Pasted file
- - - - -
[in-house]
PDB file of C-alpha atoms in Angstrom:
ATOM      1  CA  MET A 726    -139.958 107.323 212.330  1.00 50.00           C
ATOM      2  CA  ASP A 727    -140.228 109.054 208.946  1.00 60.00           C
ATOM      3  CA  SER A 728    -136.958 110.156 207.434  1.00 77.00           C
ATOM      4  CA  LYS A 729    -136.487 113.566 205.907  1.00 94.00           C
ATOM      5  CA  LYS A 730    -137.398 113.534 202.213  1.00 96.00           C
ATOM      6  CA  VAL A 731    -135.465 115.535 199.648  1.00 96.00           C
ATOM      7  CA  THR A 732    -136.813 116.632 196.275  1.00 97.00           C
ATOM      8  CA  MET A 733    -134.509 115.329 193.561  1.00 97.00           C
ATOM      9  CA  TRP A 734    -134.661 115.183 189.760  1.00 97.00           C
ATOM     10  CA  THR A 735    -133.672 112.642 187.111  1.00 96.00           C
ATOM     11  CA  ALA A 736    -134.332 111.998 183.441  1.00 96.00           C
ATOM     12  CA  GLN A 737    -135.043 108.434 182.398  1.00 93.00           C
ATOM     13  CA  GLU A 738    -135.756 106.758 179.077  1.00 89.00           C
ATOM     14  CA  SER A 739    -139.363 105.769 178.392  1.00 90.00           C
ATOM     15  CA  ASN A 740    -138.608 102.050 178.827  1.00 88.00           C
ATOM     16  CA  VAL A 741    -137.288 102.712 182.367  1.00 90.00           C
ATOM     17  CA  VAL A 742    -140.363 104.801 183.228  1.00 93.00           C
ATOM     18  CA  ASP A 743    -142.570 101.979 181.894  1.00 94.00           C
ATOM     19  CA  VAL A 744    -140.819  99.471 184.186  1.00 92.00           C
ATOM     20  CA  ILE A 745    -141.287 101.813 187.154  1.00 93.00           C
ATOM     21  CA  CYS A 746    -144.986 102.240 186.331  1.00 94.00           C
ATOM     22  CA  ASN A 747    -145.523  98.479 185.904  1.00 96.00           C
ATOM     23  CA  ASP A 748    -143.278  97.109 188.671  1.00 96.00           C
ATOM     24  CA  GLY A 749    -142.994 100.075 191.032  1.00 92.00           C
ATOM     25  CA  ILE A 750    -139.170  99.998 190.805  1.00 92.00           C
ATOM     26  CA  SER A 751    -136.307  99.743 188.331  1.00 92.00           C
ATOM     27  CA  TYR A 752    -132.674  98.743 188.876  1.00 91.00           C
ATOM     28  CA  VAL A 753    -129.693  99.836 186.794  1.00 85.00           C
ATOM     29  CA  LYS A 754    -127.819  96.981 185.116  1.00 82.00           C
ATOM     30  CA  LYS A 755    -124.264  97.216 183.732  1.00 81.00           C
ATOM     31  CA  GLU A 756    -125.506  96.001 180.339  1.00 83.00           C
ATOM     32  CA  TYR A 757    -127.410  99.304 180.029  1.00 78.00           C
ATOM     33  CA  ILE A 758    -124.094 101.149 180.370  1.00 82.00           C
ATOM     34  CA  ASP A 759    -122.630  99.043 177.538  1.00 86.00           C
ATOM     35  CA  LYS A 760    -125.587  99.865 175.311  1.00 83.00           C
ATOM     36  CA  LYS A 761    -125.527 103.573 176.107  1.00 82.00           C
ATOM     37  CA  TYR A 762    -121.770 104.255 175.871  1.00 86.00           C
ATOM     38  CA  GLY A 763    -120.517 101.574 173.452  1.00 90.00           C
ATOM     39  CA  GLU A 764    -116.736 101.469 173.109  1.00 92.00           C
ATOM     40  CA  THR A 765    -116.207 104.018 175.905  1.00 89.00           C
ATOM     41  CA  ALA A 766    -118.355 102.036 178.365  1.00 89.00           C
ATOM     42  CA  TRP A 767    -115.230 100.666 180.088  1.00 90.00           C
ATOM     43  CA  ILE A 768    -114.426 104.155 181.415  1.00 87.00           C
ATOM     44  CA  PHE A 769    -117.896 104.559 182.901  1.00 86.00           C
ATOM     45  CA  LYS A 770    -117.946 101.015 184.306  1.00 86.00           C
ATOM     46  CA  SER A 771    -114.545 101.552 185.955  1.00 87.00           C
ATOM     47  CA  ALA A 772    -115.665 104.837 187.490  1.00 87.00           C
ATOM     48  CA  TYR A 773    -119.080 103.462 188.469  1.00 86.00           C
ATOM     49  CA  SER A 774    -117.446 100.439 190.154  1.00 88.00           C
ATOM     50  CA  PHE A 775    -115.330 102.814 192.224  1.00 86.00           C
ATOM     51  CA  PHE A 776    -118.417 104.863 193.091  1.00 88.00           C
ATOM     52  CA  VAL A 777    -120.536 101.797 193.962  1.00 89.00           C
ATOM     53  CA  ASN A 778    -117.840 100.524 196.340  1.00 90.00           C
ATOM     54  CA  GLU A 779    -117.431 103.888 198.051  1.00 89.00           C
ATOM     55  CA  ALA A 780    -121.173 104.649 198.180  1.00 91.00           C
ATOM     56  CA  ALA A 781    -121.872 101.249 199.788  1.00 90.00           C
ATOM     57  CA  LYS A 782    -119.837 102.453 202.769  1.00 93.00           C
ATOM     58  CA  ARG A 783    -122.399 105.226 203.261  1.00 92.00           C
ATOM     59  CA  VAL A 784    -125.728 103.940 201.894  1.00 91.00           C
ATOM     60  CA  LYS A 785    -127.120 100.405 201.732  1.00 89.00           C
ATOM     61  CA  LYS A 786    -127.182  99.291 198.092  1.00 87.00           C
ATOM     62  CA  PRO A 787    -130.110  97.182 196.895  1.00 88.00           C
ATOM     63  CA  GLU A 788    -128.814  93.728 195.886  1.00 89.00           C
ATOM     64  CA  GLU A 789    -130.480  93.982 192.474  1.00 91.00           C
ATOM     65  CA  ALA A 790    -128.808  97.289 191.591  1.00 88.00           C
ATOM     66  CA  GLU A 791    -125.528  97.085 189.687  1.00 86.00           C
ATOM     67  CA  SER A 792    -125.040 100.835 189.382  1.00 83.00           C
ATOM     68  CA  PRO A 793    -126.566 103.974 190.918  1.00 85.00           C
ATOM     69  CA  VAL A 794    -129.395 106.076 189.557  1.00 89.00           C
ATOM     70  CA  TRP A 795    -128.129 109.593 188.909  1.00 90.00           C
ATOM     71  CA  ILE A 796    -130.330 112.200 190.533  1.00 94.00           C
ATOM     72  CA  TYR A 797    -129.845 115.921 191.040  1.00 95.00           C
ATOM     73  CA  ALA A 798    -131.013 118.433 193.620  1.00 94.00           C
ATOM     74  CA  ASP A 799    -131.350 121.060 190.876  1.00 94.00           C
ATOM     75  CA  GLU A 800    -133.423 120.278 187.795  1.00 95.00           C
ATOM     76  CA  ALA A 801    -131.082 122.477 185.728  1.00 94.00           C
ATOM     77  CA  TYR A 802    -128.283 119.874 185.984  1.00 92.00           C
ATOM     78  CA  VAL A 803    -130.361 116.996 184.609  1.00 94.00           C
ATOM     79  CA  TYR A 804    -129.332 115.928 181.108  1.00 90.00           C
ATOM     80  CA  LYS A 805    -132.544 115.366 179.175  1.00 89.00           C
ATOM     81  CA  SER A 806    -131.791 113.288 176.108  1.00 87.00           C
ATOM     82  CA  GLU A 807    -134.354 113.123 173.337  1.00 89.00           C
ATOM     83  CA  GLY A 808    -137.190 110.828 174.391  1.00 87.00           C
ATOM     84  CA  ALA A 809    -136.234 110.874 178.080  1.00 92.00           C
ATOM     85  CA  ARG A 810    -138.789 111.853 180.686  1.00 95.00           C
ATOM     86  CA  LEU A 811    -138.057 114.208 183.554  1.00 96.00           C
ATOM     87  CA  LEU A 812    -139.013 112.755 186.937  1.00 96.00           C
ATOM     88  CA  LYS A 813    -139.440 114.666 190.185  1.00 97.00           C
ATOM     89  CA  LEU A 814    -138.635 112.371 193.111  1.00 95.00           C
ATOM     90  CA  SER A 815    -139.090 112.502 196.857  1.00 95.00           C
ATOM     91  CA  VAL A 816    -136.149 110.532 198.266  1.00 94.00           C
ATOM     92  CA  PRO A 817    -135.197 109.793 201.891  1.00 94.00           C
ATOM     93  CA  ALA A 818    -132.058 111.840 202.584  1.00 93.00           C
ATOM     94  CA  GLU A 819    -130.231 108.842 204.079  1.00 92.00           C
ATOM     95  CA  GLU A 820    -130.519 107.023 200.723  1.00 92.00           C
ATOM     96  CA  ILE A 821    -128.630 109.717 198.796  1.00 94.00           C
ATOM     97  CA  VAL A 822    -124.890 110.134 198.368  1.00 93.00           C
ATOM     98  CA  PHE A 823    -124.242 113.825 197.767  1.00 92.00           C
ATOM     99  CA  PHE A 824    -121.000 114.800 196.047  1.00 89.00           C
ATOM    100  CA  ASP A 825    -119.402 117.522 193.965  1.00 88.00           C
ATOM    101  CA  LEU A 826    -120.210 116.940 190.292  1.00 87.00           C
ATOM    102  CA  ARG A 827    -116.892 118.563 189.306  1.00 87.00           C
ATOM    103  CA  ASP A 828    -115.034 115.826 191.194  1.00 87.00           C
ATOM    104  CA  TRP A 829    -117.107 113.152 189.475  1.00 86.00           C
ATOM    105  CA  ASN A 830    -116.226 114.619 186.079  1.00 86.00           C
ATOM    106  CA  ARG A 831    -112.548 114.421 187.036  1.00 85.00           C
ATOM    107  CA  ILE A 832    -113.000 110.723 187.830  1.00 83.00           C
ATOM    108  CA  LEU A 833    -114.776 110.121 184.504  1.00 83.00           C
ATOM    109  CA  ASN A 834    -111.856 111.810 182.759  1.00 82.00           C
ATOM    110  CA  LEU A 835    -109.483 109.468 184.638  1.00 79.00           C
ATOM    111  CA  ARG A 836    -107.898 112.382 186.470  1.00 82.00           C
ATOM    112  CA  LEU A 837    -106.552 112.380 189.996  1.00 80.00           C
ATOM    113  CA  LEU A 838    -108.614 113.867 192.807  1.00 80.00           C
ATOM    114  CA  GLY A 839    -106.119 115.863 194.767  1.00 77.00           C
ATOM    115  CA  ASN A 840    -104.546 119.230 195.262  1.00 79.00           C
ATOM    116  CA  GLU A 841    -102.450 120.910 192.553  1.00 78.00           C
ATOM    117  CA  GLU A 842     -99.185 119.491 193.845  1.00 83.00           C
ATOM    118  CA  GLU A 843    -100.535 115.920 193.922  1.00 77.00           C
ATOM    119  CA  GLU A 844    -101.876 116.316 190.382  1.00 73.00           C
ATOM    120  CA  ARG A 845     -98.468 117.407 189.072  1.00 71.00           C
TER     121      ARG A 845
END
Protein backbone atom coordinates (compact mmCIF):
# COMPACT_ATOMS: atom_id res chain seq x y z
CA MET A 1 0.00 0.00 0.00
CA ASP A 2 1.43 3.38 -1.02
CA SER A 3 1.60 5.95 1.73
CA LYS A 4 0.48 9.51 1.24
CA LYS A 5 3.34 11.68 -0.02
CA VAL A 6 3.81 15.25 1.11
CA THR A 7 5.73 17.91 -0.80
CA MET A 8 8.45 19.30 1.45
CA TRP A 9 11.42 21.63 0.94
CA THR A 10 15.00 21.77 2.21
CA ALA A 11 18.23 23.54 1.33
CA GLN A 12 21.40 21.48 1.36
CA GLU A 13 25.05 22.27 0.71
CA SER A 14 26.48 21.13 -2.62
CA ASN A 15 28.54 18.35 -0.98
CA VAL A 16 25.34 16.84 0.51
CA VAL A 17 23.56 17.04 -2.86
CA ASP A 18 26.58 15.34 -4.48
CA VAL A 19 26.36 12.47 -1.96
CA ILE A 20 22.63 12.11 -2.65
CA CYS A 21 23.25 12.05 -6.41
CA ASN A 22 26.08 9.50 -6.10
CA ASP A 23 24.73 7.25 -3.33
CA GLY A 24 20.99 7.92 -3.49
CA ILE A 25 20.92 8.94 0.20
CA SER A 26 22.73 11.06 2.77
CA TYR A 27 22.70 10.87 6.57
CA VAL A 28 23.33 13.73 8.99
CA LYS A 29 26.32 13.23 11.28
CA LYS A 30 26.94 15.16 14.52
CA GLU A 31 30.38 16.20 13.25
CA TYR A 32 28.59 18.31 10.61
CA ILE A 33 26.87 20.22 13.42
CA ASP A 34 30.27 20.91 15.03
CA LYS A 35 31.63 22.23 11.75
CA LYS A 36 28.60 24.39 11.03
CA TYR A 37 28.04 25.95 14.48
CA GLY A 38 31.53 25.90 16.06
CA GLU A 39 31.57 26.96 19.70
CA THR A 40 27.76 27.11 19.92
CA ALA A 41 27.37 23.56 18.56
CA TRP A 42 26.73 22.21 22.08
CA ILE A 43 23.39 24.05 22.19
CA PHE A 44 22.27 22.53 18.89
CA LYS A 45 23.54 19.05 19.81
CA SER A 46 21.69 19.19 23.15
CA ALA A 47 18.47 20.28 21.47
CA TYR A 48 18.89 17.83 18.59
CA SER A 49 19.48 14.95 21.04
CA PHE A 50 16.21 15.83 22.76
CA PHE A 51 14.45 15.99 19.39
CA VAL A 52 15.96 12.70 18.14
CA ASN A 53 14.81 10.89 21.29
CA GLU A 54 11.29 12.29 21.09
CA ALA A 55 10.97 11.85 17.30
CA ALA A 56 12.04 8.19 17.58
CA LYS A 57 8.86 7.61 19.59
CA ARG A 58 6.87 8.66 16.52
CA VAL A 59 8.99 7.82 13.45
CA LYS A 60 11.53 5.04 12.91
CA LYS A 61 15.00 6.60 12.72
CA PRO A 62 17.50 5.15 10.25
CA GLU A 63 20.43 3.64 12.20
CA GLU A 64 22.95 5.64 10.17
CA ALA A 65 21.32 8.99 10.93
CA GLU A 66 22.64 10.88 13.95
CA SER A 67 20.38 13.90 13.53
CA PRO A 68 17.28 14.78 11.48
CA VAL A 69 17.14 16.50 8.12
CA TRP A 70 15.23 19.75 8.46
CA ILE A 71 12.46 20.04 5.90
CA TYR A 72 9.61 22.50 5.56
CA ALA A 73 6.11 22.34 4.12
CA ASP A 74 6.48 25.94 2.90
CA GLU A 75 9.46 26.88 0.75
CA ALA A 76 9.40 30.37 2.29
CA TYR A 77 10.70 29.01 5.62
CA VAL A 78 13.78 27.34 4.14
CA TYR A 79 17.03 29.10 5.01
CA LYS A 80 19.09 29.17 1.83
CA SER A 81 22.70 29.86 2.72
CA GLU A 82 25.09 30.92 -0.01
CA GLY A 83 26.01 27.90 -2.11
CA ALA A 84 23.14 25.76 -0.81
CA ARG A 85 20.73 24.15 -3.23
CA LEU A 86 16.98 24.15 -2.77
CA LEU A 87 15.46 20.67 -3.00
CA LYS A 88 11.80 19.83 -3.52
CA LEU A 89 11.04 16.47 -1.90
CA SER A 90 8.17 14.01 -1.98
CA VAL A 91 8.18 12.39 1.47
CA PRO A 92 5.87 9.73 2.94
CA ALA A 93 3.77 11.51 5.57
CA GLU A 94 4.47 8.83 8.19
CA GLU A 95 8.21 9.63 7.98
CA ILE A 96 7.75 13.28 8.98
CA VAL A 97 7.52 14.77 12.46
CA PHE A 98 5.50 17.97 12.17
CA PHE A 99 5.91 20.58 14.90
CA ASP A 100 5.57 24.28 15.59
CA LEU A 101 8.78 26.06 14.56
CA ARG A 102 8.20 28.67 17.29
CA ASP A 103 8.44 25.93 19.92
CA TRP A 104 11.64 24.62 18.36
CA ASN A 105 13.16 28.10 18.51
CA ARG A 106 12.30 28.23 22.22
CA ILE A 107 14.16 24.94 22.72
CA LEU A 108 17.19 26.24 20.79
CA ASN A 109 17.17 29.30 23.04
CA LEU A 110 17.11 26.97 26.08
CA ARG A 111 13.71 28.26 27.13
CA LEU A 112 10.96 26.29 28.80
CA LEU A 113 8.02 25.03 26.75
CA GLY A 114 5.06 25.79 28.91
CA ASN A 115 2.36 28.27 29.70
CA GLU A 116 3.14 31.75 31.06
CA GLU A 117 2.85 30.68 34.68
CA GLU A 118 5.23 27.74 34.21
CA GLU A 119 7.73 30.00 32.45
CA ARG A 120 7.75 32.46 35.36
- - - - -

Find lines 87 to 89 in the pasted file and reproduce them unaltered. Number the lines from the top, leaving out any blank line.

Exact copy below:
ATOM     85  CA  ARG A 810    -138.789 111.853 180.686  1.00 95.00           C
ATOM     86  CA  LEU A 811    -138.057 114.208 183.554  1.00 96.00           C
ATOM     87  CA  LEU A 812    -139.013 112.755 186.937  1.00 96.00           C